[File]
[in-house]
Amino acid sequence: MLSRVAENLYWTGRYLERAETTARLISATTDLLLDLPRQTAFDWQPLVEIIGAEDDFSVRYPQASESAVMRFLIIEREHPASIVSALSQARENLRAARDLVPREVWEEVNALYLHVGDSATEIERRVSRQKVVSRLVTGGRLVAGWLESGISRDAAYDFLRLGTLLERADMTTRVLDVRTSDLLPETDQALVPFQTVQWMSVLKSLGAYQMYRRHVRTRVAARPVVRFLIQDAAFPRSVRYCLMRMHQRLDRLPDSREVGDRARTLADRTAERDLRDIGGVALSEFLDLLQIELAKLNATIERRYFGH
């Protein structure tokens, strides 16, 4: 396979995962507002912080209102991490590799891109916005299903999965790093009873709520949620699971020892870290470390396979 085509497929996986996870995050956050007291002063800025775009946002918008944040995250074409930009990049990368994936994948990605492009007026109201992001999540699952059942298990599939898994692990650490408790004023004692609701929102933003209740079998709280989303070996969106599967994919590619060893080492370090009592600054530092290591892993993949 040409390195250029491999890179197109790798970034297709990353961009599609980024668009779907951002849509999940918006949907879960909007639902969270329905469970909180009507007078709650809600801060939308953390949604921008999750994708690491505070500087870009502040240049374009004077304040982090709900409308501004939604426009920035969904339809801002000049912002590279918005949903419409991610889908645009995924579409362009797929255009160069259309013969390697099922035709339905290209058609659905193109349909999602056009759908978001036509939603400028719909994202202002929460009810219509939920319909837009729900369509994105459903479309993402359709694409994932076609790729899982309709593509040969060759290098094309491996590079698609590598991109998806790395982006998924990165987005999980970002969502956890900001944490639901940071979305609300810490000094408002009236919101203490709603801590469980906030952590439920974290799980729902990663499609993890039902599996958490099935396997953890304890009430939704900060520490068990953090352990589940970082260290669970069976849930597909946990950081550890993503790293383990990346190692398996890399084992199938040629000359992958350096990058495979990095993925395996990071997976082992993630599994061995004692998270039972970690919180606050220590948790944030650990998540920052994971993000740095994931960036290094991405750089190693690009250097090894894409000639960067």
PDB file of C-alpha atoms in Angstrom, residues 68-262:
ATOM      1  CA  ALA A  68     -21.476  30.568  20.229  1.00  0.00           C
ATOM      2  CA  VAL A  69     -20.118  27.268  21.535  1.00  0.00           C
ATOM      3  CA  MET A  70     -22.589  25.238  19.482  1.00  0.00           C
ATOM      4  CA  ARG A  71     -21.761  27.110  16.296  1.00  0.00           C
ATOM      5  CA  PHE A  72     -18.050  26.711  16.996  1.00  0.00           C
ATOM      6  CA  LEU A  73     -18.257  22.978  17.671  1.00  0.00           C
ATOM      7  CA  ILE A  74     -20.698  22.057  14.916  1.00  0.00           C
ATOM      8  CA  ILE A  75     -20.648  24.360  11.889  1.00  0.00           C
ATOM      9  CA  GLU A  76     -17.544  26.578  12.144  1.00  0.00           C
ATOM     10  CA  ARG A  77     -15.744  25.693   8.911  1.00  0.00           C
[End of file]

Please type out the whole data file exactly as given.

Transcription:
[in-house]
Amino acid sequence: MLSRVAENLYWTGRYLERAETTARLISATTDLLLDLPRQTAFDWQPLVEIIGAEDDFSVRYPQASESAVMRFLIIEREHPASIVSALSQARENLRAARDLVPREVWEEVNALYLHVGDSATEIERRVSRQKVVSRLVTGGRLVAGWLESGISRDAAYDFLRLGTLLERADMTTRVLDVRTSDLLPETDQALVPFQTVQWMSVLKSLGAYQMYRRHVRTRVAARPVVRFLIQDAAFPRSVRYCLMRMHQRLDRLPDSREVGDRARTLADRTAERDLRDIGGVALSEFLDLLQIELAKLNATIERRYFGH
């Protein structure tokens, strides 16, 4: 396979995962507002912080209102991490590799891109916005299903999965790093009873709520949620699971020892870290470390396979 085509497929996986996870995050956050007291002063800025775009946002918008944040995250074409930009990049990368994936994948990605492009007026109201992001999540699952059942298990599939898994692990650490408790004023004692609701929102933003209740079998709280989303070996969106599967994919590619060893080492370090009592600054530092290591892993993949 040409390195250029491999890179197109790798970034297709990353961009599609980024668009779907951002849509999940918006949907879960909007639902969270329905469970909180009507007078709650809600801060939308953390949604921008999750994708690491505070500087870009502040240049374009004077304040982090709900409308501004939604426009920035969904339809801002000049912002590279918005949903419409991610889908645009995924579409362009797929255009160069259309013969390697099922035709339905290209058609659905193109349909999602056009759908978001036509939603400028719909994202202002929460009810219509939920319909837009729900369509994105459903479309993402359709694409994932076609790729899982309709593509040969060759290098094309491996590079698609590598991109998806790395982006998924990165987005999980970002969502956890900001944490639901940071979305609300810490000094408002009236919101203490709603801590469980906030952590439920974290799980729902990663499609993890039902599996958490099935396997953890304890009430939704900060520490068990953090352990589940970082260290669970069976849930597909946990950081550890993503790293383990990346190692398996890399084992199938040629000359992958350096990058495979990095993925395996990071997976082992993630599994061995004692998270039972970690919180606050220590948790944030650990998540920052994971993000740095994931960036290094991405750089190693690009250097090894894409000639960067």
PDB file of C-alpha atoms in Angstrom, residues 68-262:
ATOM      1  CA  ALA A  68     -21.476  30.568  20.229  1.00  0.00           C
ATOM      2  CA  VAL A  69     -20.118  27.268  21.535  1.00  0.00           C
ATOM      3  CA  MET A  70     -22.589  25.238  19.482  1.00  0.00           C
ATOM      4  CA  ARG A  71     -21.761  27.110  16.296  1.00  0.00           C
ATOM      5  CA  PHE A  72     -18.050  26.711  16.996  1.00  0.00           C
ATOM      6  CA  LEU A  73     -18.257  22.978  17.671  1.00  0.00           C
ATOM      7  CA  ILE A  74     -20.698  22.057  14.916  1.00  0.00           C
ATOM      8  CA  ILE A  75     -20.648  24.360  11.889  1.00  0.00           C
ATOM      9  CA  GLU A  76     -17.544  26.578  12.144  1.00  0.00           C
ATOM     10  CA  ARG A  77     -15.744  25.693   8.911  1.00  0.00           C